[Show abstract][Hide abstract] ABSTRACT: Neuroblastoma is an enigmatic disorder, being a pathological entity, but presenting clinically with a wide range of symptoms and responding to treatment in a plethora of different and sometimes unpredictable ways. This represents a challenge for those charged with diagnosing and treating the disease. It is a disease of young children, being the most common tumour in infants, with the prognosis worsening with increasing age at presentation. There are no particular risk factors, so the diagnosis depends on clinical examination and appropriate investigations. Once the diagnosis has been made, further staging investigations and risk stratification are undertaken prior to commencing treatment. Once identified, high-risk disease remains the greatest challenge, with many of these cases ultimately relapsing. Treatment is best undertaken within a specialist, multidisciplinary team, with many medical specialties and allied health professionals involved, in order to optimize the progress and outcome. With high-risk disease being so aggressive, so does the treatment need to be. There are new treatment modalities available which are associated with significant side and late effects. The challenge is how to bring these into the current treatment regimens in order to reduce the relapse rate without causing excessive harm.
Paediatrics and Child Health 03/2012; 22(3). DOI:10.1016/j.paed.2011.08.005
[Show abstract][Hide abstract] ABSTRACT: Since 1981, meta-iodobenzylguanidine (MIBG), labeled with (131)I and later (123)I, has become a valuable agent in the diagnosis and therapy of a number of endocrine tumors. Initially, the agent located pheochromocytomas and paragangliomas (PGLs), both sporadic and familial, in multiple anatomic sites; surgeons were thereby guided to excisional therapies, which were previously difficult and sometimes impossible. The specificity in diagnosis has remained above 95%, but sensitivity has varied with the nature of the tumor: close to 90% for intra-adrenal pheochromocytomas but 70% or less for PGLs. For patients with neuroblastoma, carcinoid tumors, and medullary thyroid carcinoma, imaging with radiolabeled MIBG portrays important diagnostic evidence, but for these neoplasms, use has been primarily as an adjunct to therapy. Although diagnosis by radiolabeled MIBG has been supplemented and sometimes surpassed by newer scintigraphic agents, searches by this radiopharmaceutical remain indispensable for optimal care of some patients. The radiation imparted by concentrations of (131)I-MIBG in malignant pheochromocytomas, PGLs, carcinoid tumors, and medullary thyroid carcinoma has reduced tumor volumes and lessened excretions of symptom-inflicting hormones, but its value as a therapeutic agent is being fulfilled primarily in attacks on neuroblastomas, which are scourges of children. Much promise has been found in tumor disappearance and prolonged survival of treated patients. The experiences with therapeutic (131)I-MIBG have led to development of new tactics and strategies and to well-founded hopes for elimination of cancers. Radiolabeled MIBG is an exemplar of theranostics and remains a worthy agent for both diagnosis and therapy of endocrine tumors.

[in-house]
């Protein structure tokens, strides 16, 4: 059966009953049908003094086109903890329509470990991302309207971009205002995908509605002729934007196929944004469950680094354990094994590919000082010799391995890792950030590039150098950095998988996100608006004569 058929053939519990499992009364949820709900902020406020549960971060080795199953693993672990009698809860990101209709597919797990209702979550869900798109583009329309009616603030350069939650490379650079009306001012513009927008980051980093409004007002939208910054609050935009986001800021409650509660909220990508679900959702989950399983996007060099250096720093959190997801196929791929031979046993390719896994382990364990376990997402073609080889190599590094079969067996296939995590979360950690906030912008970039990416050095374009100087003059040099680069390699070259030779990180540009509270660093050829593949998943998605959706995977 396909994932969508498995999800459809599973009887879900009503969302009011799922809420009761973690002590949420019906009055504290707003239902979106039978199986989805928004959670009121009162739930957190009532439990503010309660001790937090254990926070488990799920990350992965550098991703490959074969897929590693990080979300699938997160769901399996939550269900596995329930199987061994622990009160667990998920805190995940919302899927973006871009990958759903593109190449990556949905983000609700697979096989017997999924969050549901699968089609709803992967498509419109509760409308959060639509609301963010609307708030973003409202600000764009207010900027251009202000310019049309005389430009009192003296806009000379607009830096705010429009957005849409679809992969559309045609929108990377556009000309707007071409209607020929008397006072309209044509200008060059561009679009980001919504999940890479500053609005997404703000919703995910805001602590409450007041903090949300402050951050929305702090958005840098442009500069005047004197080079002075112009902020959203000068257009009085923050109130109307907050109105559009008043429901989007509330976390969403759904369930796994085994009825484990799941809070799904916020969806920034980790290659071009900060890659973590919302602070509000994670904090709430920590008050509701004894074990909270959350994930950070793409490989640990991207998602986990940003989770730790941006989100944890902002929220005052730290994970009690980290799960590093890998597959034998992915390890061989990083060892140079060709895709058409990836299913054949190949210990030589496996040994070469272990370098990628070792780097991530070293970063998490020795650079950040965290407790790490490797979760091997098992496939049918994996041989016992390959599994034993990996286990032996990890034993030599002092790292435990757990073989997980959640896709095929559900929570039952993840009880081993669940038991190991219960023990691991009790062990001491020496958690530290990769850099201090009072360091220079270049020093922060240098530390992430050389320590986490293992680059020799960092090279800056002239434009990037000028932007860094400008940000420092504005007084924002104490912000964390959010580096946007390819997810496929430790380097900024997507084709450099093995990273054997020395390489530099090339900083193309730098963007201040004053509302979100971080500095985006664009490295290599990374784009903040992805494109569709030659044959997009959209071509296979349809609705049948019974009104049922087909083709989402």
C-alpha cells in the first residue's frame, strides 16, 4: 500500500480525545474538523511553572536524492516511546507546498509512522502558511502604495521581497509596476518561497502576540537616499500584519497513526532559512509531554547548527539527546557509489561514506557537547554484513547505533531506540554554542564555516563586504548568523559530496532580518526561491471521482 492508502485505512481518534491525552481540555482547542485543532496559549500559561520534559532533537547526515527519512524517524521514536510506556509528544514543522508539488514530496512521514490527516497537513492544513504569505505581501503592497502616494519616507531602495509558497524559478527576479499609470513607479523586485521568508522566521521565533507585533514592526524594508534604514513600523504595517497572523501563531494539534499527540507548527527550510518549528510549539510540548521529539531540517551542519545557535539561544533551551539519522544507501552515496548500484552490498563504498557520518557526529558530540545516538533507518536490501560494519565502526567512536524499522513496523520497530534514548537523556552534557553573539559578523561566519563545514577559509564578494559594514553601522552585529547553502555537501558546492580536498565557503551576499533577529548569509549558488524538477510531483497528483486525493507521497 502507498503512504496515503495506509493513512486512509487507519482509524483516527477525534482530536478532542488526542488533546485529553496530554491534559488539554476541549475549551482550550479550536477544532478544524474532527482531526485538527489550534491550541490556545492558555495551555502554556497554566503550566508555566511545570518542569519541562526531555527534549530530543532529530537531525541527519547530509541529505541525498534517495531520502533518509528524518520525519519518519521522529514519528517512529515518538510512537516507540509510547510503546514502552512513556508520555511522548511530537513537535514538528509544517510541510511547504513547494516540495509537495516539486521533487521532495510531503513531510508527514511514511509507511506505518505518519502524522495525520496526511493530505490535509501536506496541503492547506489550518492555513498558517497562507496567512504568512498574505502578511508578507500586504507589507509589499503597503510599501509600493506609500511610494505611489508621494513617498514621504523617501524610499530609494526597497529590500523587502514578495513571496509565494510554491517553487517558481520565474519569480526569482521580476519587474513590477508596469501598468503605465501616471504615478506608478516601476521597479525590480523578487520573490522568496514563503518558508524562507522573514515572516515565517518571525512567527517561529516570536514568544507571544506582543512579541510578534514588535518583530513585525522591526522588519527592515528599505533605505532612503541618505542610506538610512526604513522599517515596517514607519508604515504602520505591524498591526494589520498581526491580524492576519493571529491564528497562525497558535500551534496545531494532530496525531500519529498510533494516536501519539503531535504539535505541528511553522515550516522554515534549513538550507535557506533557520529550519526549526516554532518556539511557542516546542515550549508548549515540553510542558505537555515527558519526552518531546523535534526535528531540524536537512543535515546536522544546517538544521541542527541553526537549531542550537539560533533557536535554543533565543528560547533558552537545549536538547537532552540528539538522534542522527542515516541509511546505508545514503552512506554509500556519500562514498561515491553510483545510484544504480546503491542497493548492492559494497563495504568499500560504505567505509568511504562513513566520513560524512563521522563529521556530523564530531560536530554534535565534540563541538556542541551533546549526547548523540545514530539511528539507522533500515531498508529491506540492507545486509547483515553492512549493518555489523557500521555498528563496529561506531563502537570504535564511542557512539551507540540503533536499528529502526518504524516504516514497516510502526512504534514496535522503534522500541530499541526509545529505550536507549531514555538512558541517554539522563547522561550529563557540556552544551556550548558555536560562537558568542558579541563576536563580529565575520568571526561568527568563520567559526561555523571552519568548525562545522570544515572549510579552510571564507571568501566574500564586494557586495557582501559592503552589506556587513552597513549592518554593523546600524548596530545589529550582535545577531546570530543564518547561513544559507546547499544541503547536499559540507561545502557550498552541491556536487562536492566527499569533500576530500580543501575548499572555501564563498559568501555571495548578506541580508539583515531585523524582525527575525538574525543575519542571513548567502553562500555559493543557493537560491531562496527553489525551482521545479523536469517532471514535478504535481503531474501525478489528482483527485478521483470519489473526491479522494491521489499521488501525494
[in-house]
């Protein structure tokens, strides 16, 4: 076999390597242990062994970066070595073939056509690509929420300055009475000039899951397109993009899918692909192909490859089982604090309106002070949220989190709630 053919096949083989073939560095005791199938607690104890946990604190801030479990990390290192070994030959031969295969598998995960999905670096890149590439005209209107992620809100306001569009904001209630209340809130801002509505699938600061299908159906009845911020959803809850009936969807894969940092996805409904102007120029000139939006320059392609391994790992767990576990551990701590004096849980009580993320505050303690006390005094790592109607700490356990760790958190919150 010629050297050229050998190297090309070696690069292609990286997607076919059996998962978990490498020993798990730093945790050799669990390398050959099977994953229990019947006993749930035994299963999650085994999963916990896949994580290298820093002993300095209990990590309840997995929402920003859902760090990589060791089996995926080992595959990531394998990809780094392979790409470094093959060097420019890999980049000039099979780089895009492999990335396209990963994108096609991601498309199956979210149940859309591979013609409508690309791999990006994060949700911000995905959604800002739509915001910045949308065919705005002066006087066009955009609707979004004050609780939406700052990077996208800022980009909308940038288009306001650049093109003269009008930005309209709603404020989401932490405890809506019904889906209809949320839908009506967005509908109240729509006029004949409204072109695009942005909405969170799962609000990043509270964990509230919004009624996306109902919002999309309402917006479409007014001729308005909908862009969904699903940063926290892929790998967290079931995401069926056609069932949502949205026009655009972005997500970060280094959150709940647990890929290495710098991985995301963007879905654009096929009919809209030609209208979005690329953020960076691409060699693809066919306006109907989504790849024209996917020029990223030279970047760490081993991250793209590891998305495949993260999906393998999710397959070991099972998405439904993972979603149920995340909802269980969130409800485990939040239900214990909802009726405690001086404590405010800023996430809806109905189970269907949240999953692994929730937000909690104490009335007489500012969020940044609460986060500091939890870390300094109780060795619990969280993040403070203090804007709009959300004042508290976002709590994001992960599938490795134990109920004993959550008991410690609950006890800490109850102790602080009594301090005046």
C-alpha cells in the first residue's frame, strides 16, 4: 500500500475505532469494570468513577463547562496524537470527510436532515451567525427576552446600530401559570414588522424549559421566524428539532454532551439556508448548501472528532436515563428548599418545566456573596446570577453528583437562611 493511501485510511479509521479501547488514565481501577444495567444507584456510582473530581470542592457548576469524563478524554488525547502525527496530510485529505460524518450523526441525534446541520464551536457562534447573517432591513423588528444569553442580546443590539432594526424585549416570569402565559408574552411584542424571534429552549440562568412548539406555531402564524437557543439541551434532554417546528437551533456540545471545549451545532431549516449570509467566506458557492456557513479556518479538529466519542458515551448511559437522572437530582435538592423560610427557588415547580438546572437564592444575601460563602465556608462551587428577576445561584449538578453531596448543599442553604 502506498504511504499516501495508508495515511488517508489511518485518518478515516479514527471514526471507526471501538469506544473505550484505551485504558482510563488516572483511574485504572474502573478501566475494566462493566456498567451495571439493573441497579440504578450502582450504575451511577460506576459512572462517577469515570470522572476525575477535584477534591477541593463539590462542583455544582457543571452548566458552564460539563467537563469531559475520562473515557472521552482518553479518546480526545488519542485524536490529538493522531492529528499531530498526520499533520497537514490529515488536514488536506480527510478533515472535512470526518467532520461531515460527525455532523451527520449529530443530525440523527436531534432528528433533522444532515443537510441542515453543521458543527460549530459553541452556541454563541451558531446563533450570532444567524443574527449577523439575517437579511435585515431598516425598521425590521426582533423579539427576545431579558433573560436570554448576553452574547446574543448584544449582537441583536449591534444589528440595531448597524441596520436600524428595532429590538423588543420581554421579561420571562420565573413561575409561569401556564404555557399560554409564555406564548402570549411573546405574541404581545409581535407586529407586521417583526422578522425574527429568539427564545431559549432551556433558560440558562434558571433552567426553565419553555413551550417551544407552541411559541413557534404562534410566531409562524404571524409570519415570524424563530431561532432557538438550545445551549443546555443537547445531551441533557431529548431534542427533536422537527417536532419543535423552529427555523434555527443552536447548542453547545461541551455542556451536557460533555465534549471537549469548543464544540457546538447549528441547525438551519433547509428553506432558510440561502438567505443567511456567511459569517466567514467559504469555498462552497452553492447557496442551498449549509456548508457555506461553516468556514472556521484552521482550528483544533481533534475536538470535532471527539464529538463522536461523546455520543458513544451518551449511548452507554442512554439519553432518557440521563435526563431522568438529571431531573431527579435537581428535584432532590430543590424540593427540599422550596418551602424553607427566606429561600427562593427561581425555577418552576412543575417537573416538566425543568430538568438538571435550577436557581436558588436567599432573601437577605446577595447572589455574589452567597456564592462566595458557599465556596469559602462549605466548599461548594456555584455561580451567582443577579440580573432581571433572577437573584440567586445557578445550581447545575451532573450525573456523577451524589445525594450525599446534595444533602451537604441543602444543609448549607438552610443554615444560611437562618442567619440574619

Seminars in nuclear medicine 05/2012; 42(3):171-84. DOI:10.1053/j.semnuclmed.2011.11.004 · 3.34 Impact Factor
[Show abstract][Hide abstract] ABSTRACT: Neuroblastoma is the most common extra-cranial solid tumor in children. It is a heterogeneous disease, consisting of neural crest-derived tumors with remarkably different clinical behaviors. It can present in a wide variety of ways, including lesions which have the potential to spontaneously regress, or as an extremely aggressive form of metastatic cancer which is resistant to all forms of modern therapy. They can arise anywhere along the sympathetic nervous system. The median age of presentation is approximately 18 months of age. Urinary catecholamines (HVA and VMA) are extremely sensitive and specific tumor markers and are used in diagnosis, treatment response assessment and post-treatment surveillance. The largest national treatment groups from North America, Europe and Japan have formed the International Neuroblastoma Risk Group Task Force (INRG) to identify prognostic factors, to understand the mechanisms of tumorigenesis in this rare disease and to develop multi-modality therapies to improve outcomes and decrease treatment-related toxicities. This international cooperation has resulted in a significant leap in our understanding of the molecular pathogenesis of neuroblastoma. Lower staged disease can be cured if the lesion is resectable. Treatment of unresectable disease (loco-regional and metastatic) is stratified depending on clinical features (age at presentation, staging investigations) and specific tumor biological markers that include histopathological analyses, chromosomal abnormalities and the quantification of expression of an oncogene (MYCN). Modern treatment of high-risk neuroblastoma is the paradigm for the evolution of therapy in pediatric oncology. Outcomes have improved substantially with multi-modality therapy, including chemotherapy, surgery, radiation therapy, myeloablative therapy with stem cell transplant, immunotherapy and differentiation therapy; these comprise the standard of care worldwide. In addition, newer targeted therapies are being tested in phase I/II trials. If successful these agents will be incorporated into mainstream treatment programs.
Data provided are for informational purposes only. Although carefully collected, accuracy cannot be guaranteed. The impact factor represents a rough estimation of the journal's impact factor and does not reflect the actual current impact factor. Publisher conditions are provided by RoMEO. Differing provisions from the publisher's actual policy or licence agreement may be applicable.